The first recorded marriage ceremony by Reverend Muncaster didn’t take place until nearly a year after his arrival. It may be that he had to wait for authorisation to conduct marriages from the church authorities. This seems odd and there is a long unexplained gap in the register from February 1833 for more than 18 months. His first wedding was eventually that of 17 year old Louisa Jane Morton on Tuesday 15 September 1835 to woollen yarn spinner John Audsley from Dewsbury. She was the daughter of Jonathan Morton, a Methley born carpenter, who later moved to Lake Lock at Stanley and probably worked building and repairing boats for the Aire and Calder Navigation.

In May 1835, Mary, the widow of John Blayds, formerly John Calverley, died. Born in 1758 she was the daughter of the Reverend Charles Downes of Manchester and had married in 1785 more than twenty years before her husband inherited John Blayds’ fortune. After her husband’s death in 1827 she had lived mainly at a large house on Park Lane in Leeds leaving the Oulton house to be used by her son. Instead of being buried in the graveyard or vault of her husband’s church of St. John’s, she chose to be interred with him at Rothwell where her funeral was conducted by the Rothwell vicar, John Bell, instead of Jonathan Muncaster. Four years later her grandson, christened John Calverley Blayds, died when he was only 16 years old. It’s assumed his funeral service was conducted at Oulton by Jonathan but that page from the register is also missing.

The middle to late 1830s were a period of great change in Oulton and Woodlesford and if the Muncasters thought they were going to have a quiet life as they grew older they were to be proved wrong. The Aire and Calder Navigation, then a commercial waterway of canals and stretches of river, would have been well known to them as it had been in place since the early 1700s. Indeed John Blayds was a prominent director and shareholder of the company that ran it. When they came back in 1834 they would have been immediately aware of the excavations taking place to enlarge the locks and construct a new section of canal between Woodlesford and Methley.

Completion of the new “cut” in 1835 enabled bigger boats to carry more freight between the docks at Goole and Leeds but the work brought with it a large number of navvies and they temporarily swelled the population leading to friction with residents. Reverend Muncaster would have been shocked in September 1835 to discover that a sub-contractor, a carpenter called William Hutchinson, had been killed in a drunken fight one night. He was lodging at the Three Horse Shoes inn and had been drinking in the Jolly Knobbler beer shop nearby opposite the entrance to the church. Another carpenter, Thomas Smith, was tried the following March, found guilty of manslaughter, and sentenced to 15 months in Wakefield gaol.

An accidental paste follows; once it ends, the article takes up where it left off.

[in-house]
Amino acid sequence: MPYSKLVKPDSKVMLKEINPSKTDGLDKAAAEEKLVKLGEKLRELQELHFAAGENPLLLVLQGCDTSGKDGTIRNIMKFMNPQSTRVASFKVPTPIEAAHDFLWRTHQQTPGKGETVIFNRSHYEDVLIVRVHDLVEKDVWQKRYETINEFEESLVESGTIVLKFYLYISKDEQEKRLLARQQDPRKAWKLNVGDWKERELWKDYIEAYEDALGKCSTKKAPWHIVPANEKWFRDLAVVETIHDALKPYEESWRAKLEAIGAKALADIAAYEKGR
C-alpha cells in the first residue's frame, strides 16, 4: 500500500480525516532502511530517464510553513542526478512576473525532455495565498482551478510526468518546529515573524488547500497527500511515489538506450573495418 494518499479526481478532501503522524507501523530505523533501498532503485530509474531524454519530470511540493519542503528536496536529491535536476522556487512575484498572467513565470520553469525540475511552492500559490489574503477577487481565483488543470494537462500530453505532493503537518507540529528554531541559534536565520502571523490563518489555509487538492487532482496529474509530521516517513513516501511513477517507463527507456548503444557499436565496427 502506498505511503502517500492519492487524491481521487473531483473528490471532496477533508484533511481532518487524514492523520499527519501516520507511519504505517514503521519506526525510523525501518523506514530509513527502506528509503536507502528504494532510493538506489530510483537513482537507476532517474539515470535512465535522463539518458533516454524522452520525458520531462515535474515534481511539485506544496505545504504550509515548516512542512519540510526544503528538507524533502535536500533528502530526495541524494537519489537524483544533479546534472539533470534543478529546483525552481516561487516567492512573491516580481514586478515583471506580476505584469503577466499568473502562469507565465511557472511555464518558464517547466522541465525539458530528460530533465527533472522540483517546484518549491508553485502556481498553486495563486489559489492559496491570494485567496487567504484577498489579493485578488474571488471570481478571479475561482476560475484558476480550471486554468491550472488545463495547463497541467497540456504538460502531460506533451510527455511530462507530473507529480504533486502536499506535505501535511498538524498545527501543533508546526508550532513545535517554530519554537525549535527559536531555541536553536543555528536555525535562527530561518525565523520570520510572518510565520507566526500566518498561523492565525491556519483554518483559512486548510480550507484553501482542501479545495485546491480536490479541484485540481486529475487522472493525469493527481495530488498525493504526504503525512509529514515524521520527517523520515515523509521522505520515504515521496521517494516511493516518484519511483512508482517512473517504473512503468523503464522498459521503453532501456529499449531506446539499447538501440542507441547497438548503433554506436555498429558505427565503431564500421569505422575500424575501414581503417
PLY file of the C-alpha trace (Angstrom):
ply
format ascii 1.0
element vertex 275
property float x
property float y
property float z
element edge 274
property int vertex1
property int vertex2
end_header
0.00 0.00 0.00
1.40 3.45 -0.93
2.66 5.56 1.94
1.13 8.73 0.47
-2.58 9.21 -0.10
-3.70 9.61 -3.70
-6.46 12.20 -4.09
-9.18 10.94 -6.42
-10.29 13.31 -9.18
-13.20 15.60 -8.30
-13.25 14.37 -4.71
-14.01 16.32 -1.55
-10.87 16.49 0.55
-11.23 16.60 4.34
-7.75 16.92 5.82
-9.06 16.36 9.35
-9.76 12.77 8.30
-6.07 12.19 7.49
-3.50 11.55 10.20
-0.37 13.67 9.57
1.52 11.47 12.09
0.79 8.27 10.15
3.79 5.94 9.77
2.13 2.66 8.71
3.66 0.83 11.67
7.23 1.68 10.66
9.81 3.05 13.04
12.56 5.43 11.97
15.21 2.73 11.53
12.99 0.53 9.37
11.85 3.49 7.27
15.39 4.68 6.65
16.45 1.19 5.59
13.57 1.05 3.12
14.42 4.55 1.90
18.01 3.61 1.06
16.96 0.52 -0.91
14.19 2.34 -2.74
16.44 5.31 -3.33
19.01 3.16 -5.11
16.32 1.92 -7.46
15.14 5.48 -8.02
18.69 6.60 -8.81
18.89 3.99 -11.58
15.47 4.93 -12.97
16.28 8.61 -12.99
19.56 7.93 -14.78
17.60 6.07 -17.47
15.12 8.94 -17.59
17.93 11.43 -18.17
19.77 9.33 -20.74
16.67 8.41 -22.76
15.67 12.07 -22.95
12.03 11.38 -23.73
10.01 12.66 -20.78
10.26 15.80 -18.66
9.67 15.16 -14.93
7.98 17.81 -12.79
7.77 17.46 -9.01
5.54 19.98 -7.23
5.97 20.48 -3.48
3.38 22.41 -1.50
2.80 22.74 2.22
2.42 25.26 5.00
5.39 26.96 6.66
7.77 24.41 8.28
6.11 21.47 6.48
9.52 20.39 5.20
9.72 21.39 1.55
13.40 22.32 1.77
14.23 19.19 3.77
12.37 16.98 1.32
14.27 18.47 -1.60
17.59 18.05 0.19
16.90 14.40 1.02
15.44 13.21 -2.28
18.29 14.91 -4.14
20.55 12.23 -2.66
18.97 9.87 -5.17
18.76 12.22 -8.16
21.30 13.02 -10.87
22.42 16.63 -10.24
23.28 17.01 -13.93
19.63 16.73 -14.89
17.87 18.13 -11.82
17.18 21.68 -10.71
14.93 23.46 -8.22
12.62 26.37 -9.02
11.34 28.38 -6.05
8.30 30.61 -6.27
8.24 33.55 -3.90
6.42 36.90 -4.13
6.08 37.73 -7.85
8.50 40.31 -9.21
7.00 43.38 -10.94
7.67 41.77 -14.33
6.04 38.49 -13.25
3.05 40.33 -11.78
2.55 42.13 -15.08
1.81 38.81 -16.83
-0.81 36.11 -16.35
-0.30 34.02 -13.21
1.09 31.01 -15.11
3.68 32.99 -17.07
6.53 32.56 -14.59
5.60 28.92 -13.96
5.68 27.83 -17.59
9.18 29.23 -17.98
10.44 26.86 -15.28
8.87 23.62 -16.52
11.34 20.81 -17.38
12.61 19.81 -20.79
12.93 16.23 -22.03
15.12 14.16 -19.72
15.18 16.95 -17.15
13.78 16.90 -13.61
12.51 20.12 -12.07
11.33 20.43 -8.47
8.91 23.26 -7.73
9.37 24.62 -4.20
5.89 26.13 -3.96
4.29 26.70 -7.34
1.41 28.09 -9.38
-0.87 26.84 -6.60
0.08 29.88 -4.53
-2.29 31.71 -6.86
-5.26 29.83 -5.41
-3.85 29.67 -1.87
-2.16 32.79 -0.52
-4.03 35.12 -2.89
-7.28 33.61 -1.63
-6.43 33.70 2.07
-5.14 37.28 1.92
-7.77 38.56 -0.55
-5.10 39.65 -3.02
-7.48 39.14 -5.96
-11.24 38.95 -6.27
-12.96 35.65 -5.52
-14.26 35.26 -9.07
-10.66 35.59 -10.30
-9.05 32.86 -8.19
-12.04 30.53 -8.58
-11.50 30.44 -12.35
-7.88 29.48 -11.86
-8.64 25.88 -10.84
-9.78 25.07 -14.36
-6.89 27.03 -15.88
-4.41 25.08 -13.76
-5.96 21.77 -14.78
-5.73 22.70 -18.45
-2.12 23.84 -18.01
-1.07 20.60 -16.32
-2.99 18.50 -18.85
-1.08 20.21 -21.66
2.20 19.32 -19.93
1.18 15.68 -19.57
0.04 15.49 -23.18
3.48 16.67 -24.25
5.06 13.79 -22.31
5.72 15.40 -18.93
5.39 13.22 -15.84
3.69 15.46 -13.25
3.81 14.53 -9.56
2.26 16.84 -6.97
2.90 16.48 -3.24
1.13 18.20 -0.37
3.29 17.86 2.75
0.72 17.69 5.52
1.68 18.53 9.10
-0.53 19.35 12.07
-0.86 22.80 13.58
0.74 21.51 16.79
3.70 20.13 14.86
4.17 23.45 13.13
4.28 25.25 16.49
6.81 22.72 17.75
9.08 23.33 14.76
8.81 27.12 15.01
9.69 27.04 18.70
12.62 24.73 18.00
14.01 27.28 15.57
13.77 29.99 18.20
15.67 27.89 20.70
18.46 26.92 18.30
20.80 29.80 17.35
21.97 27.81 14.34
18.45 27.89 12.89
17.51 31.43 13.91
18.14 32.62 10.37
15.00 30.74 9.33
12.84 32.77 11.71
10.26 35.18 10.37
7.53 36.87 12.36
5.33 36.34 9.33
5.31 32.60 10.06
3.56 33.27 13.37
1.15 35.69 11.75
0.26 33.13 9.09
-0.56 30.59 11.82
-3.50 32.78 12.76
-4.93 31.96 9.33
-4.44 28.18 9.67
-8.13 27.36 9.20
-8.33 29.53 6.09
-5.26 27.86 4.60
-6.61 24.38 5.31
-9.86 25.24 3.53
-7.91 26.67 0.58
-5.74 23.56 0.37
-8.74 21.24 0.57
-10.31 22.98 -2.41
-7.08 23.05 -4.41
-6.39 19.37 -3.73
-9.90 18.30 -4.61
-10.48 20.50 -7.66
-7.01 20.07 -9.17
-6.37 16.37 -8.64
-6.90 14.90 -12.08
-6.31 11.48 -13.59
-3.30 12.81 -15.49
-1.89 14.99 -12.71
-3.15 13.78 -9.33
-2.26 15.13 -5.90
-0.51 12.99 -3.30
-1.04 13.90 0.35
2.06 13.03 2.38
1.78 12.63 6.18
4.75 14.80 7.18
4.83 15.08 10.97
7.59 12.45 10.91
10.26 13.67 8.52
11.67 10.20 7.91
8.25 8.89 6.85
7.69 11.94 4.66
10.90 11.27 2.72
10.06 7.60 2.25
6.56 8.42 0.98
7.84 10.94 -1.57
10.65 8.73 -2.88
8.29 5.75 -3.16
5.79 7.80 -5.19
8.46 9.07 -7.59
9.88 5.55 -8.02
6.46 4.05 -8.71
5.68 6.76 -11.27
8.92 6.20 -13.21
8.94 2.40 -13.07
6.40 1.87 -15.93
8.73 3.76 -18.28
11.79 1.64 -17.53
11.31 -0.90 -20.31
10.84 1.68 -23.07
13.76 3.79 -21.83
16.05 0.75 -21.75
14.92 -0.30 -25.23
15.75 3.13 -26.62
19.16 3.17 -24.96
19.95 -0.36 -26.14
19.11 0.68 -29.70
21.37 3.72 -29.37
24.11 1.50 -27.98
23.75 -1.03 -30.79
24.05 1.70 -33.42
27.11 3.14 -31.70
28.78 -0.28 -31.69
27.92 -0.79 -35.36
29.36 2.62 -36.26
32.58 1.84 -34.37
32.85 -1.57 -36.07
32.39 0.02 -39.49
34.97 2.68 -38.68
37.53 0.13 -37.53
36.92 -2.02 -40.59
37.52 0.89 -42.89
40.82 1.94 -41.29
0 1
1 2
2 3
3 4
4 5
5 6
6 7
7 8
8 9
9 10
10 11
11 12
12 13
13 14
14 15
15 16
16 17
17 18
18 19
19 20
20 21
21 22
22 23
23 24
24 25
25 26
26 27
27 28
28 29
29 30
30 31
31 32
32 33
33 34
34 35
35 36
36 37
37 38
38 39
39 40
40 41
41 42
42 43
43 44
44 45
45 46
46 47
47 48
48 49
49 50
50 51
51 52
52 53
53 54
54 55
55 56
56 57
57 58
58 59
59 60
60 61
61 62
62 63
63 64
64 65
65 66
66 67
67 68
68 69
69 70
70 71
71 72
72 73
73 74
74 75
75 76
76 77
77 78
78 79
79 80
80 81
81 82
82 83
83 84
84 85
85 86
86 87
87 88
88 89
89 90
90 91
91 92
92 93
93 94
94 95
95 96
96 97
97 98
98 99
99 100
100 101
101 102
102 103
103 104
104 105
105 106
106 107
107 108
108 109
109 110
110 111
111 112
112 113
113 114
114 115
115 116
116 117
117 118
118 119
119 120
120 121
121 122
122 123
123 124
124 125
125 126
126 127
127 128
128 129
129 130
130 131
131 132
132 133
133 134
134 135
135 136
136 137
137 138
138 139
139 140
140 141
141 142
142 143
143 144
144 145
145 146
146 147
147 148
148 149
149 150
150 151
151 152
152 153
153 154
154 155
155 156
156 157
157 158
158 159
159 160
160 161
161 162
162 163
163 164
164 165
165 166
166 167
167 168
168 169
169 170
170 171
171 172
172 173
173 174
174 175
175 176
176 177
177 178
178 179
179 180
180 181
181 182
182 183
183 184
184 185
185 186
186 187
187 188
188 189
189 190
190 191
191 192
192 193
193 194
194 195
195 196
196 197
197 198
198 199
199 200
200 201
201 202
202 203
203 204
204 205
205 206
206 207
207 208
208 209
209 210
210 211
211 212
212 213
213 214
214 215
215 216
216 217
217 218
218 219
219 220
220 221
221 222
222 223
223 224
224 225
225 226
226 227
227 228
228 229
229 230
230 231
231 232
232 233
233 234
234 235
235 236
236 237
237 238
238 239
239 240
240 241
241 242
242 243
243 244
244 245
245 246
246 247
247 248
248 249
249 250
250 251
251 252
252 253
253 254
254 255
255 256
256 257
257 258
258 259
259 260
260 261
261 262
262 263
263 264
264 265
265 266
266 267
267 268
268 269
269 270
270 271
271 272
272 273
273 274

Despite the efforts of the Navigation company to make improvements there was dissatisfaction amongst their customers over their near monopoly and high charges for carrying heavy goods like coal and cloth. As a result business owners started to invest in main line railways. The Muncasters cannot have been unaware of this as a proposal for the first one in Yorkshire, the line between Leeds and Selby, was floated as early as 1814. With their existing interest in a turnpike road it’s possible they were induced to buy shares in the line when a company was formed to build it in 1824. It opened ten years later just a month before they left Selby and it’s entirely possible they made their journey to Oulton by train to the station at Marsh Lane in Leeds and then in a horse drawn and carriage.

A few months after they moved into the Oulton parsonage the great railway engineer George Stephenson was in the area surveying for the much larger undertaking, the North Midland Railway from Leeds to Derby passing through Woodlesford. He had worked with the Brandling family in the Newcastle area so there’s a possibility he may have visited the Oulton house of the Reverend John Bell, whose uncle was Ralph Henry Brandling, the Middleton colliery owner and previous Rothwell vicar during Jonathan Muncaster’s time there.

After a delay, because of opposition from the Aire and Calder company, work on the construction contracts of the North Midland between Methley and Leeds began in 1838. Again there was a large influx of navvies, some of whom met local women and stayed on. Reverend Muncaster would have conducted their marriage services and baptised their children. He and Mary were very likely to have been at Woodlesford station on the morning of Tuesday 30 June 1840 to watch a special train running through to Derby to mark the full opening of the line. Completion of the railway meant it was possible to travel to London in about 8 hours. It’s possible they would have gone by train to visit old friends in Selby by making use of a rail connection via Methley and Castleford with a change at Milford Junction.